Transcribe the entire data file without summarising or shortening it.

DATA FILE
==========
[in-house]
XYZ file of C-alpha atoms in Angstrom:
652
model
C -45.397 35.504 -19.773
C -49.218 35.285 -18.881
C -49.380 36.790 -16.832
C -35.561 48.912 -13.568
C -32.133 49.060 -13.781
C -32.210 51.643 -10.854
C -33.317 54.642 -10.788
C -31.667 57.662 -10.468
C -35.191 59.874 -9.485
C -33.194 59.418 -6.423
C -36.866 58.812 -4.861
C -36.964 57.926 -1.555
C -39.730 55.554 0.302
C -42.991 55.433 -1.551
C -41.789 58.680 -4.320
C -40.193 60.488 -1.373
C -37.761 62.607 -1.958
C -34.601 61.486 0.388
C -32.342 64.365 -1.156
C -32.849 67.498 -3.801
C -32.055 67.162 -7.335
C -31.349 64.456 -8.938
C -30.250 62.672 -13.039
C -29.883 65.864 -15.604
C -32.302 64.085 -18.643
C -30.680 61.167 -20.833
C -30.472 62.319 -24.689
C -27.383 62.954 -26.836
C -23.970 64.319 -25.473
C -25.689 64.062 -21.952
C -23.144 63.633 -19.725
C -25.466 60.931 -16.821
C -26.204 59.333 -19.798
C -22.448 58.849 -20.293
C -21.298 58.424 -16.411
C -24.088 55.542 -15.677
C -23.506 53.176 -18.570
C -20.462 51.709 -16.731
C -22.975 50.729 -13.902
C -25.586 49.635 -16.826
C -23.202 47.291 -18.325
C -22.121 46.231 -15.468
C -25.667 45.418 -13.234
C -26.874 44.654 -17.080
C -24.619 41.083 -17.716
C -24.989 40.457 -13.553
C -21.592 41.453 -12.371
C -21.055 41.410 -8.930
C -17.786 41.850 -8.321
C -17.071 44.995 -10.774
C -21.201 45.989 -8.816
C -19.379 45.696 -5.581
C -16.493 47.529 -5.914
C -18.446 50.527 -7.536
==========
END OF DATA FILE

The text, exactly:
[in-house]
XYZ file of C-alpha atoms in Angstrom:
652
model
C -45.397 35.504 -19.773
C -49.218 35.285 -18.881
C -49.380 36.790 -16.832
C -35.561 48.912 -13.568
C -32.133 49.060 -13.781
C -32.210 51.643 -10.854
C -33.317 54.642 -10.788
C -31.667 57.662 -10.468
C -35.191 59.874 -9.485
C -33.194 59.418 -6.423
C -36.866 58.812 -4.861
C -36.964 57.926 -1.555
C -39.730 55.554 0.302
C -42.991 55.433 -1.551
C -41.789 58.680 -4.320
C -40.193 60.488 -1.373
C -37.761 62.607 -1.958
C -34.601 61.486 0.388
C -32.342 64.365 -1.156
C -32.849 67.498 -3.801
C -32.055 67.162 -7.335
C -31.349 64.456 -8.938
C -30.250 62.672 -13.039
C -29.883 65.864 -15.604
C -32.302 64.085 -18.643
C -30.680 61.167 -20.833
C -30.472 62.319 -24.689
C -27.383 62.954 -26.836
C -23.970 64.319 -25.473
C -25.689 64.062 -21.952
C -23.144 63.633 -19.725
C -25.466 60.931 -16.821
C -26.204 59.333 -19.798
C -22.448 58.849 -20.293
C -21.298 58.424 -16.411
C -24.088 55.542 -15.677
C -23.506 53.176 -18.570
C -20.462 51.709 -16.731
C -22.975 50.729 -13.902
C -25.586 49.635 -16.826
C -23.202 47.291 -18.325
C -22.121 46.231 -15.468
C -25.667 45.418 -13.234
C -26.874 44.654 -17.080
C -24.619 41.083 -17.716
C -24.989 40.457 -13.553
C -21.592 41.453 -12.371
C -21.055 41.410 -8.930
C -17.786 41.850 -8.321
C -17.071 44.995 -10.774
C -21.201 45.989 -8.816
C -19.379 45.696 -5.581
C -16.493 47.529 -5.914
C -18.446 50.527 -7.536